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New treatment for Rheumatoid arthritis

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An FDA advisory committee has voted 8-2 in favor of recommending approval of the
oral JAK inhibitor tofacitinib for the treatment of rheumatoid arthritis.
The agency’s Arthritis Advisory Committee voted Wednesday that the efficacy and
safety data support the use of tofacitinib for adult patients with moderately to
severely active rheumatoid arthritis who have had an inadequate response to one
or more disease-modifying anti-rheumatic drugs.
The panel was unanimous in its assessment of the drug’s overall efficacy. “The evidence was compelling and
was at least as good as for other biologics,” said panelist Maria E.
Suarez-Almazor, MD, PhD, of MD Anderson Cancer Center in Houston.
The efficacy was demonstrated in five phase III studies in which the primary
endpoint was met, showing American College of Rheumatology 20% response rates
ranging from 17% to 33% for the 5 mg dose and from 23% to 39% for the 10 mg
dose.
“Statistically significant increases were seen on ACR20, 50, and 70
response rates in all five studies,” said Nikolay Nikolov, MD, an FDA clinical
reviewer.
Less clear was the efficacy as demonstrated on radiographic
outcomes, which were assessed in only one study.
Analysis of this structural outcome was hampered by the fact that very little radiographic progression was
seen in the placebo group.
In addition, the change in modified total Sharp
scores seen in the 10 mg group appeared to be driven by one or more statistical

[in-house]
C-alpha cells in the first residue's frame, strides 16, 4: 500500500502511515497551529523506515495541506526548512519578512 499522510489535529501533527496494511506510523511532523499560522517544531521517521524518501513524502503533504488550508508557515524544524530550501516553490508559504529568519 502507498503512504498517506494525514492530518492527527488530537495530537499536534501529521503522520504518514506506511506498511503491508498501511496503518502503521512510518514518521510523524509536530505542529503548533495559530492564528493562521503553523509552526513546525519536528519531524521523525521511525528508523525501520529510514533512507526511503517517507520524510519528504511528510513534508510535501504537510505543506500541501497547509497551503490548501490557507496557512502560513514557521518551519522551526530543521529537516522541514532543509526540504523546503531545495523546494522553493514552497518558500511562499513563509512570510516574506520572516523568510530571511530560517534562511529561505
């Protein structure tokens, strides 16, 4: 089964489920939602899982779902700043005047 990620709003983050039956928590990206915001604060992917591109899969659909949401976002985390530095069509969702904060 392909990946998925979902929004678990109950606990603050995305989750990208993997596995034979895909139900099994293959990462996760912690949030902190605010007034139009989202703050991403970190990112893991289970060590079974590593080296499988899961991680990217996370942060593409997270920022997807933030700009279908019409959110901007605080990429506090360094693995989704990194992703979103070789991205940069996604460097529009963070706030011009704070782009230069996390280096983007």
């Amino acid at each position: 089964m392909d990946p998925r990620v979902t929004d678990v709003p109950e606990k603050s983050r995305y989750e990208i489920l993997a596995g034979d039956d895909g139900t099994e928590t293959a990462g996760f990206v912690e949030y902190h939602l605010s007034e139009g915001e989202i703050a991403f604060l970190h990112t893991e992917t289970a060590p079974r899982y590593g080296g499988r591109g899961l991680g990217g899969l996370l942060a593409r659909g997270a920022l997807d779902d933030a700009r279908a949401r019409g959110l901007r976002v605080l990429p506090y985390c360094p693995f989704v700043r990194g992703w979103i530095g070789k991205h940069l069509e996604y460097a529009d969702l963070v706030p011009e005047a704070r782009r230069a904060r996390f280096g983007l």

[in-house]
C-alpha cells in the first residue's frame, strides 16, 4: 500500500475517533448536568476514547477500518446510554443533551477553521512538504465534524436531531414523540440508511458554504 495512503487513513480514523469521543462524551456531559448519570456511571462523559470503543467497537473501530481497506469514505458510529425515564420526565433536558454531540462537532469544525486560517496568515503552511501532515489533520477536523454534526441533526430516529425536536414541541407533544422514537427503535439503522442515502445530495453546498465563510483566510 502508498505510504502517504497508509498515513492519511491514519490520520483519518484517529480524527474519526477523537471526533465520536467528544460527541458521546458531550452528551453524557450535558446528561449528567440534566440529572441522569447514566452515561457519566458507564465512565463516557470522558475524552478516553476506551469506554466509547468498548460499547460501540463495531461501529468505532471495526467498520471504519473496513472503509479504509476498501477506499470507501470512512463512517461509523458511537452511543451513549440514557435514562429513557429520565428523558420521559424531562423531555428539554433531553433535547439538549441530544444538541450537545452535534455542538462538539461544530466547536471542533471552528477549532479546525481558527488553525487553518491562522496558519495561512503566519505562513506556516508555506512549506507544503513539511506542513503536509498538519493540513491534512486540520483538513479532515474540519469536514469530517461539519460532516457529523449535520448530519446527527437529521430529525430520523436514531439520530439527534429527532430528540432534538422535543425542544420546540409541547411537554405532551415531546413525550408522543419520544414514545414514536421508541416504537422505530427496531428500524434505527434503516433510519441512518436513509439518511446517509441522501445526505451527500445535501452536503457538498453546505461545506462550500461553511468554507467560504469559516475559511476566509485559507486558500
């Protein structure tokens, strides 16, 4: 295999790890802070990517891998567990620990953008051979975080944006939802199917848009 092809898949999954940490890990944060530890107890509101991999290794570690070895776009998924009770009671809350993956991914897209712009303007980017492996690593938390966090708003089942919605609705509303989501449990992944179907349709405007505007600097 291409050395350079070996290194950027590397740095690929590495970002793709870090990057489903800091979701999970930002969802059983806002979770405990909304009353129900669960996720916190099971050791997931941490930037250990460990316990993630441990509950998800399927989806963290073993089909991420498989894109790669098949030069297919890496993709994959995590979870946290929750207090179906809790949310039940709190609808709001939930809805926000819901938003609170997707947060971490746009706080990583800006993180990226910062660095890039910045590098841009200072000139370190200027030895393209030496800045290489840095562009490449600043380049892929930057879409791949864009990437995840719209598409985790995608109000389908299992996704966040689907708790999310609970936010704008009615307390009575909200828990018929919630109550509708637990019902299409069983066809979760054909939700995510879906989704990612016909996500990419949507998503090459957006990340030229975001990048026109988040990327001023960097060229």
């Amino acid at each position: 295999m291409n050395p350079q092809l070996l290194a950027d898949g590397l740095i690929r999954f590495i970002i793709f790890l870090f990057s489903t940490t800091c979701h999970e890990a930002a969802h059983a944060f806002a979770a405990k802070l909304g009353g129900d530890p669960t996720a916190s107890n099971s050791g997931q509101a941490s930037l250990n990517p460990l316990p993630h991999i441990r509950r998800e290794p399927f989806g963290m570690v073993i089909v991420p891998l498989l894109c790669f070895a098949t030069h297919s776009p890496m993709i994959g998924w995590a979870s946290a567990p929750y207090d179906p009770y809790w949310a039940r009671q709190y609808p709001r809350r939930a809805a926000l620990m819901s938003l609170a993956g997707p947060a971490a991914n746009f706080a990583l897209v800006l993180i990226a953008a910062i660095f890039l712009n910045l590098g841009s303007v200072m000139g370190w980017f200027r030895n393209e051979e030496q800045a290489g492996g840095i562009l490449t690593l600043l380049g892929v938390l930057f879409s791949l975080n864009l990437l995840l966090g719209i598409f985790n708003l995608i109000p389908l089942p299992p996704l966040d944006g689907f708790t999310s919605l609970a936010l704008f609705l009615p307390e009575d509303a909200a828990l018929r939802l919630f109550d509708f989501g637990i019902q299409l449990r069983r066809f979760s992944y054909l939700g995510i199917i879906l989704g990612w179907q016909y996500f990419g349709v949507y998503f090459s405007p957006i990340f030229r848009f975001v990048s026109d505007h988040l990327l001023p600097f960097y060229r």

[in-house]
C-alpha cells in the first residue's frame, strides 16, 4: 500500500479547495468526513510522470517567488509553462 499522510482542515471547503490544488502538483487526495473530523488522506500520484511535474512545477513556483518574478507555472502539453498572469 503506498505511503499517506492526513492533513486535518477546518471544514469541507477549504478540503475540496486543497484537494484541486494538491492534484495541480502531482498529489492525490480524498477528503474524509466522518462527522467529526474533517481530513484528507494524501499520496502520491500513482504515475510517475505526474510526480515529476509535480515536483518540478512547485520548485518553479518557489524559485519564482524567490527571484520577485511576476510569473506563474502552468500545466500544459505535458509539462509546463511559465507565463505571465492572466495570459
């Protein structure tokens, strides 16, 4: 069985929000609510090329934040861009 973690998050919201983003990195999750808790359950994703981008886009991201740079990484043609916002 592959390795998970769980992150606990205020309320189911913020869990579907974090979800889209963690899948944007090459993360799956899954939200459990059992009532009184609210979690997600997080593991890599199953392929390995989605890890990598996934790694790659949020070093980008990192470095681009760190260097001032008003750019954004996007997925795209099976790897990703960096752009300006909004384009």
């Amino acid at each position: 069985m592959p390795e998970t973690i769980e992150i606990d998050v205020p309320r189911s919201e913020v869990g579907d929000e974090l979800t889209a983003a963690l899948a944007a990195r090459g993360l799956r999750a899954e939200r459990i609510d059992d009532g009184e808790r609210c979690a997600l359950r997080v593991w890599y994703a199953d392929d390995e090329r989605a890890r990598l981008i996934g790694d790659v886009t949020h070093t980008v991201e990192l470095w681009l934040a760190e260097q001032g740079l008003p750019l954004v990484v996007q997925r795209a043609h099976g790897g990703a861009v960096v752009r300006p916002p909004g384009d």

outliers, and the small effect size was influenced by missing data and
imputation methods.
“Radiographic outcome studies are difficult to do with
limitations on the duration of placebo controls,” said panel member David
Blumenthal, MD, of Case Western Reserve University in Cleveland.
“We don’t need certainty about radiographic outcomes today. That can be followed during
postmarketing,” Blumenthal added.
There also was considerable discussion about safety concerns that were raised in the phase III trials.
One area of concern was serious infections, which were seen at a rate of three per 100
patient-years, and most commonly were pneumonia and skin and soft tissue
infections.
There also were 12 cases of tuberculosis, mostly in countries
where the incidence is high, and 19 cases of serious herpes zoster.
Richard Riese, MD, PhD, of Pfizer noted that the company intends to have an action plan
for zoster, in which immunization will be encouraged and follow-up data
collected

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This web site is run by an Arthritis Specialist based in Dubai, United Arab Emirates. On this site you will find news about the latest in arthritis, information about research results in the field, tips and information and diet and exercise, and much more.

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This web site is run by an Arthritis Specialist based in Dubai, United Arab Emirates. On this site you will find news about the latest in arthritis, information about research results in the field, tips and information and diet and exercise, and much more.

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